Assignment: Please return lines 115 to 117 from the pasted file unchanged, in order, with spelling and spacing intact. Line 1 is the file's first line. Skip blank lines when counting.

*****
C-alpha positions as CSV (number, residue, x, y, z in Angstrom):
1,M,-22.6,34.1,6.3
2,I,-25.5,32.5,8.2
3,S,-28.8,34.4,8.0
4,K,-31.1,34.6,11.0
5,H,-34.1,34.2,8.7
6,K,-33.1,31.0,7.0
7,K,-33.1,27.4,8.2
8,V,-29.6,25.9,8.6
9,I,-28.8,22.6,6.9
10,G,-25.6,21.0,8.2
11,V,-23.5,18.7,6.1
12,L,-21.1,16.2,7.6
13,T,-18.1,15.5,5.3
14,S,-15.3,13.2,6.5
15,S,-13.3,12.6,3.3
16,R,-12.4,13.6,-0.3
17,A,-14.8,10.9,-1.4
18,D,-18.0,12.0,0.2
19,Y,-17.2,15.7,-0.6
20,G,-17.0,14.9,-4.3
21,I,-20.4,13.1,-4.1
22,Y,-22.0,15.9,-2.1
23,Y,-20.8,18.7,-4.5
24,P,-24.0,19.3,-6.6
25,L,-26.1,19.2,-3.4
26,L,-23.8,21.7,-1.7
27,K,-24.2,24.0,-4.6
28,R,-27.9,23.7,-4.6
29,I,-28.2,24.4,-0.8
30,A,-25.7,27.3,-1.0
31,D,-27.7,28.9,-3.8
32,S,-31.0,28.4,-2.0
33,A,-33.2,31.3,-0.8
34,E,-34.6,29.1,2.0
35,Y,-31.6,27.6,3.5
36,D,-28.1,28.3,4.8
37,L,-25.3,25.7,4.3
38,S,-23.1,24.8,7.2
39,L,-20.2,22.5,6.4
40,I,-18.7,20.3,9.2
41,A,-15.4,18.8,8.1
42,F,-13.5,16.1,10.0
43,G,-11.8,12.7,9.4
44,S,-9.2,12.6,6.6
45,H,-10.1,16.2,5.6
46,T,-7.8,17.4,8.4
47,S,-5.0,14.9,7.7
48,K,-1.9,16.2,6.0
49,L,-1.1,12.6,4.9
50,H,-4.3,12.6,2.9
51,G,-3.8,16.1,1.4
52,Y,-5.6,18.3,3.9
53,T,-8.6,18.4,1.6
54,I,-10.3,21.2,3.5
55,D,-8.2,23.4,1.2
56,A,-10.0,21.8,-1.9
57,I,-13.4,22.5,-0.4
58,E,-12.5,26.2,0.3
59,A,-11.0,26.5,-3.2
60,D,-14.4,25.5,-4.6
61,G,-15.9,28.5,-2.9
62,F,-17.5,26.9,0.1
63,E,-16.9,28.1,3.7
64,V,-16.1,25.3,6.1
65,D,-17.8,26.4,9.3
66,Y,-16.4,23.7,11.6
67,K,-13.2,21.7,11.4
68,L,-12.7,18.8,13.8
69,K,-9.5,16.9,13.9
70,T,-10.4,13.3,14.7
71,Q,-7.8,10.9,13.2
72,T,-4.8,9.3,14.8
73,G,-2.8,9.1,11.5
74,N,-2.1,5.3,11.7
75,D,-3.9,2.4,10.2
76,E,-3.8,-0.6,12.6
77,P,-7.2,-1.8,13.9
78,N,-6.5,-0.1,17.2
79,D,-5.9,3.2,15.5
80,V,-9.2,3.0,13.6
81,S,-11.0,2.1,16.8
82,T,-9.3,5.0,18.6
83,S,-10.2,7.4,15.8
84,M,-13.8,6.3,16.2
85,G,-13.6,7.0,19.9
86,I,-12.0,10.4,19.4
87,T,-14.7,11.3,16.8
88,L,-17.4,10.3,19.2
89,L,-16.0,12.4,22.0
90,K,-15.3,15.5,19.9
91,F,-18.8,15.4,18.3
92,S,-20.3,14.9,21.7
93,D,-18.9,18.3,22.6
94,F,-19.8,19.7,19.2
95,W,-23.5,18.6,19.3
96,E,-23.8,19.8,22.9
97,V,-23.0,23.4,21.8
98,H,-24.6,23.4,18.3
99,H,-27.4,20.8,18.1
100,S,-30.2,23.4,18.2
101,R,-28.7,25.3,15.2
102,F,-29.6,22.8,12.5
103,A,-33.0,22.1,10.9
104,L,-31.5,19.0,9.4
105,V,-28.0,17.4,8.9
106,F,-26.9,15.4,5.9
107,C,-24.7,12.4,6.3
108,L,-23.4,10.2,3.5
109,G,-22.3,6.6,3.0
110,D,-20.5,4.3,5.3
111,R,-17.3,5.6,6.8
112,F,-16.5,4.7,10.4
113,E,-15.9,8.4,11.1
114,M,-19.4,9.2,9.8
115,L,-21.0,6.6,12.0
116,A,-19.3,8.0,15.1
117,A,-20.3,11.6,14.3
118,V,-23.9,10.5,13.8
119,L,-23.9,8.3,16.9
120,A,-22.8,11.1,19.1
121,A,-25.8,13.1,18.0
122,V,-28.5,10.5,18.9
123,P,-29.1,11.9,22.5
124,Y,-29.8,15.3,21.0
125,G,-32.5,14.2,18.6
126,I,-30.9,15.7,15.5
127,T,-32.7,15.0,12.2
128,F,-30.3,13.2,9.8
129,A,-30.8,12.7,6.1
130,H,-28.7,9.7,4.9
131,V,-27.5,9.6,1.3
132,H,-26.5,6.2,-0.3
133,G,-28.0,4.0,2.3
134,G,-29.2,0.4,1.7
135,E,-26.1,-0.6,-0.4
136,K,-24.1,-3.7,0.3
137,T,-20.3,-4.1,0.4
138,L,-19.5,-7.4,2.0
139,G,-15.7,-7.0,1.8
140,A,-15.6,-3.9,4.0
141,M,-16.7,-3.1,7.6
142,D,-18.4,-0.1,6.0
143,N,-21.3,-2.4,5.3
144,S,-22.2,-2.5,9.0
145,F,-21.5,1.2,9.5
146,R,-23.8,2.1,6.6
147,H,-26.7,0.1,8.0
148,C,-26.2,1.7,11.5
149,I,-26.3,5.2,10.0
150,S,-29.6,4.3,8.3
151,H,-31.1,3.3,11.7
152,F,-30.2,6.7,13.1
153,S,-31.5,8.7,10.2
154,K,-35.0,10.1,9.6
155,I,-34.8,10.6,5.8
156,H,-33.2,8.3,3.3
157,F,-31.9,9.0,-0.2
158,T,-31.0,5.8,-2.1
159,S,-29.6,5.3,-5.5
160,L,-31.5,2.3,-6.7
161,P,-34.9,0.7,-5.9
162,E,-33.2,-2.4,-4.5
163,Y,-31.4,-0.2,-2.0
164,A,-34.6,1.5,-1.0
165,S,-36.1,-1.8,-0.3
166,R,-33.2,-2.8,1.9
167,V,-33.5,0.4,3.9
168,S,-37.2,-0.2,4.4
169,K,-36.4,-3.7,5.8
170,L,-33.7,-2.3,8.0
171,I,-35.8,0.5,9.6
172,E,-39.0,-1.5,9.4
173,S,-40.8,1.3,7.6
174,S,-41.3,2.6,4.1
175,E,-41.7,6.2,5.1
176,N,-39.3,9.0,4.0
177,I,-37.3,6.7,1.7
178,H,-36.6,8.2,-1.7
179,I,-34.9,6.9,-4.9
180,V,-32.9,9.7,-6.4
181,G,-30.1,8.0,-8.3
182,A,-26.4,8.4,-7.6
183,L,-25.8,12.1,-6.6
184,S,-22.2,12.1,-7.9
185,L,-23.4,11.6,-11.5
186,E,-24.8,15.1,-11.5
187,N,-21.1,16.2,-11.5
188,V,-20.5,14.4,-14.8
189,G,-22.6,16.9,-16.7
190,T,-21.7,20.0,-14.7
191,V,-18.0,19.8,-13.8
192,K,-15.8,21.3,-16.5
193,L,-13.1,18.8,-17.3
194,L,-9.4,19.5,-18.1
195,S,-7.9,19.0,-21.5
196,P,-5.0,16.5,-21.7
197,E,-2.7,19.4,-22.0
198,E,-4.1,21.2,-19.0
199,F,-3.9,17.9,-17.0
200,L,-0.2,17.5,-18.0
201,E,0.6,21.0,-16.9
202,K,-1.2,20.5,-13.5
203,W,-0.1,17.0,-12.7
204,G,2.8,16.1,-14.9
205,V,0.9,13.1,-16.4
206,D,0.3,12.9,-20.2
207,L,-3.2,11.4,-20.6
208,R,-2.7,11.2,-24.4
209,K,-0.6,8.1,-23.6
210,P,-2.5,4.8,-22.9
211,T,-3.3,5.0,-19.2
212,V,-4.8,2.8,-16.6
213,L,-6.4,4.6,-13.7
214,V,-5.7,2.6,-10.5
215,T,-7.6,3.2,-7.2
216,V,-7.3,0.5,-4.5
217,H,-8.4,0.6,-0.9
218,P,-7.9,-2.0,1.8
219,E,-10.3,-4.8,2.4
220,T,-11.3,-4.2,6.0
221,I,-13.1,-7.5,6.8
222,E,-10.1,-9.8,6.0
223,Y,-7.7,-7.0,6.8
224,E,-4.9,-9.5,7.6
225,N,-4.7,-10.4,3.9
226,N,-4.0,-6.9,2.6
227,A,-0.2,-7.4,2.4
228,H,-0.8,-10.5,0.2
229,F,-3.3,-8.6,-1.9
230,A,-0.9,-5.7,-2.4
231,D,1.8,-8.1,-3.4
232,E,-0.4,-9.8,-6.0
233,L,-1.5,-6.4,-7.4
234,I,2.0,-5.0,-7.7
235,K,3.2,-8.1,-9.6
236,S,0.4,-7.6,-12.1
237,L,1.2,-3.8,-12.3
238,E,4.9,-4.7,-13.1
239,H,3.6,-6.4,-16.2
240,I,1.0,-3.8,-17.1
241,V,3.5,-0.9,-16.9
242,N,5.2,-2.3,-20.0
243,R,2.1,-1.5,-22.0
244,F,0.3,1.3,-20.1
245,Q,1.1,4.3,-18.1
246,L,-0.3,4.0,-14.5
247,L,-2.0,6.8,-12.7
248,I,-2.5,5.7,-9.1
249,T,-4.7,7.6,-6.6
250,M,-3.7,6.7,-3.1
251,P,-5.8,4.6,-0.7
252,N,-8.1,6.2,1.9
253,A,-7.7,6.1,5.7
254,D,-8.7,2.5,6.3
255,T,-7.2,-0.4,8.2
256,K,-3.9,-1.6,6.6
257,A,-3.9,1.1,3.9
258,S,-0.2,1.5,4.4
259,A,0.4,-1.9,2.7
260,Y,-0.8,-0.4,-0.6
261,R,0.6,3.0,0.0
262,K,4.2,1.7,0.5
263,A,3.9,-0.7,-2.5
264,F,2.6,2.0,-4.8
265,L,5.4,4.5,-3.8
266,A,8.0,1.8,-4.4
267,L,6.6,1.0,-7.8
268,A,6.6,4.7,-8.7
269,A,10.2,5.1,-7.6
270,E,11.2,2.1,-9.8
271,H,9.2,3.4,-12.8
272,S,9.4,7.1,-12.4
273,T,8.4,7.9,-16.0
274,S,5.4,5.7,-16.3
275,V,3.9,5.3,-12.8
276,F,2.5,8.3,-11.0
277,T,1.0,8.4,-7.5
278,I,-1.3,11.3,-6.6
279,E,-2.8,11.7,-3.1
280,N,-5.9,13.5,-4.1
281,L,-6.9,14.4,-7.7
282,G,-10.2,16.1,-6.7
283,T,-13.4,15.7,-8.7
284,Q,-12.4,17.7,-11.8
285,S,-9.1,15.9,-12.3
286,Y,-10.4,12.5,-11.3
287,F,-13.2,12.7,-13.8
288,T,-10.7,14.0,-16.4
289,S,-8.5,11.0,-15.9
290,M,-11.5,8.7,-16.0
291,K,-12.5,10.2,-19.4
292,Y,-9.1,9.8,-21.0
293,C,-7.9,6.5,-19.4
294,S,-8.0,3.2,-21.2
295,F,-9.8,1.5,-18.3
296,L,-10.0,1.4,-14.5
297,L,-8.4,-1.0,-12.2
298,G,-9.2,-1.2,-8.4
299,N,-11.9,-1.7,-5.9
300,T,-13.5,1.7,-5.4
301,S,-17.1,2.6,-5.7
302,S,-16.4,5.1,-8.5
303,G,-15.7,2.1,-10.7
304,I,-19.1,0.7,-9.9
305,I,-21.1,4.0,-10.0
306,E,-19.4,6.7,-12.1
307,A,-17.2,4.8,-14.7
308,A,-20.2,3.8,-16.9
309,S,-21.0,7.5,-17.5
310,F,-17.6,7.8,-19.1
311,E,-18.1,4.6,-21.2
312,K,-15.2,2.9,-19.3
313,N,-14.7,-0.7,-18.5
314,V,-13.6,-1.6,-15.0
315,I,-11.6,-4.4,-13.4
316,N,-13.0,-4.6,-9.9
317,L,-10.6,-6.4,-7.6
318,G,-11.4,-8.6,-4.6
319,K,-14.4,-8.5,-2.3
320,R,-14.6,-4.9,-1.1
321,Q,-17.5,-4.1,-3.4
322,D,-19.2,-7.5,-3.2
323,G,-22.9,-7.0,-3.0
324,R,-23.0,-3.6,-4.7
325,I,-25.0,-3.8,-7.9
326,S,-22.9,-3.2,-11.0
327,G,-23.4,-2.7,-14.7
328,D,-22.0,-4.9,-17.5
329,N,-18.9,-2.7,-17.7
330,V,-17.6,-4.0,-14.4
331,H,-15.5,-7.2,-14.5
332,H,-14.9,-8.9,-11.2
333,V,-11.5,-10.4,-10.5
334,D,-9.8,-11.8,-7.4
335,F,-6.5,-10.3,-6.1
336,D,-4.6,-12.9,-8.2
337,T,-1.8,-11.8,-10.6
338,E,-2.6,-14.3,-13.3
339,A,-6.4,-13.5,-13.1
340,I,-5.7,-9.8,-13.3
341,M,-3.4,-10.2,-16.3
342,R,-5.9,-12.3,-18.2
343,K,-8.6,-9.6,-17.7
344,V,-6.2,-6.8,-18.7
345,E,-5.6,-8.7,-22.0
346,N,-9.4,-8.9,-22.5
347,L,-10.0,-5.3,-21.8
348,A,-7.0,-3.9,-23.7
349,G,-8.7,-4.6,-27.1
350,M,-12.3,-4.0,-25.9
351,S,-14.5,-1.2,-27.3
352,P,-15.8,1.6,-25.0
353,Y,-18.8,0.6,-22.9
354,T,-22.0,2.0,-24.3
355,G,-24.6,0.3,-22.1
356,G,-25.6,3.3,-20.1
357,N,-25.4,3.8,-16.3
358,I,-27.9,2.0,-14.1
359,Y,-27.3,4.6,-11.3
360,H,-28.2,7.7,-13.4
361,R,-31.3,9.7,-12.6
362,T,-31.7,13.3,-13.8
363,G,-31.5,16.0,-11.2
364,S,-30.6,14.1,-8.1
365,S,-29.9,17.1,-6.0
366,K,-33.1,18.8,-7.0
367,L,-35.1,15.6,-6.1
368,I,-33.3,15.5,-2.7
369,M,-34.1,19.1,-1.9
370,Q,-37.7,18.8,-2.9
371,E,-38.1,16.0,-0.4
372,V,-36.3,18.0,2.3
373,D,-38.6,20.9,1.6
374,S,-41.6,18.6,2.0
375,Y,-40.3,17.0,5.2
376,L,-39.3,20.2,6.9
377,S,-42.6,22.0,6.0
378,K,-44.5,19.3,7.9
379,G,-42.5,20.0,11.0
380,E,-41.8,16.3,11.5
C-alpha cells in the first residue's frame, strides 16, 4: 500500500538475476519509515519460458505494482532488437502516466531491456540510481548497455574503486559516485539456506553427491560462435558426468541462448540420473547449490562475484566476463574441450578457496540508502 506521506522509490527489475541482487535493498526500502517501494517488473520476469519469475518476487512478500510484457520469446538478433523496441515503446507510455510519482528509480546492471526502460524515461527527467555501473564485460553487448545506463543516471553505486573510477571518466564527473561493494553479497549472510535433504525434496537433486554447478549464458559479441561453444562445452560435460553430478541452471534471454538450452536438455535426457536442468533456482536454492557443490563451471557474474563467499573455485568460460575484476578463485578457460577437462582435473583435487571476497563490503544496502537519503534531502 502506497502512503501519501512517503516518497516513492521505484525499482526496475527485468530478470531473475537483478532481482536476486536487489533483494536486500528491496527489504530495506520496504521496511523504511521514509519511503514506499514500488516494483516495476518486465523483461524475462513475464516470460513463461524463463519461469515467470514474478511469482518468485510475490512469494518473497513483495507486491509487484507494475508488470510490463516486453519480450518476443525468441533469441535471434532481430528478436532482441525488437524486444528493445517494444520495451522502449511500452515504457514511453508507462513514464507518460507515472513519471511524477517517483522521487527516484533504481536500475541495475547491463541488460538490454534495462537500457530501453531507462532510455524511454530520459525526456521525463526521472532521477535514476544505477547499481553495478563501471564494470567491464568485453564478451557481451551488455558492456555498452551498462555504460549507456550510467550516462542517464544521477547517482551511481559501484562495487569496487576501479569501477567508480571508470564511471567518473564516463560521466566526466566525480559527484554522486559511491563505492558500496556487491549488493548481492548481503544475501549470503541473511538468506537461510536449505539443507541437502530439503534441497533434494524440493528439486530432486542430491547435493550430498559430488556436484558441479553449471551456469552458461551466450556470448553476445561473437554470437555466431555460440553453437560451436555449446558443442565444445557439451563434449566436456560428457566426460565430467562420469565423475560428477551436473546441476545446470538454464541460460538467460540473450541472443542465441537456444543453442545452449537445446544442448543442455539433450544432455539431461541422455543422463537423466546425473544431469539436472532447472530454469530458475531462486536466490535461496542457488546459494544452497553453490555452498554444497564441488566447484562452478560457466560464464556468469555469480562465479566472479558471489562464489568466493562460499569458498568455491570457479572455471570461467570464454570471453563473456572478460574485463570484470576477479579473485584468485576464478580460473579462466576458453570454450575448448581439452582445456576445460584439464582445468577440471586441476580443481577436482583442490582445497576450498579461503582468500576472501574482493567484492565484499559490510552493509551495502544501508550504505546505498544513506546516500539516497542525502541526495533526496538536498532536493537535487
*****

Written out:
114,M,-19.4,9.2,9.8
115,L,-21.0,6.6,12.0
116,A,-19.3,8.0,15.1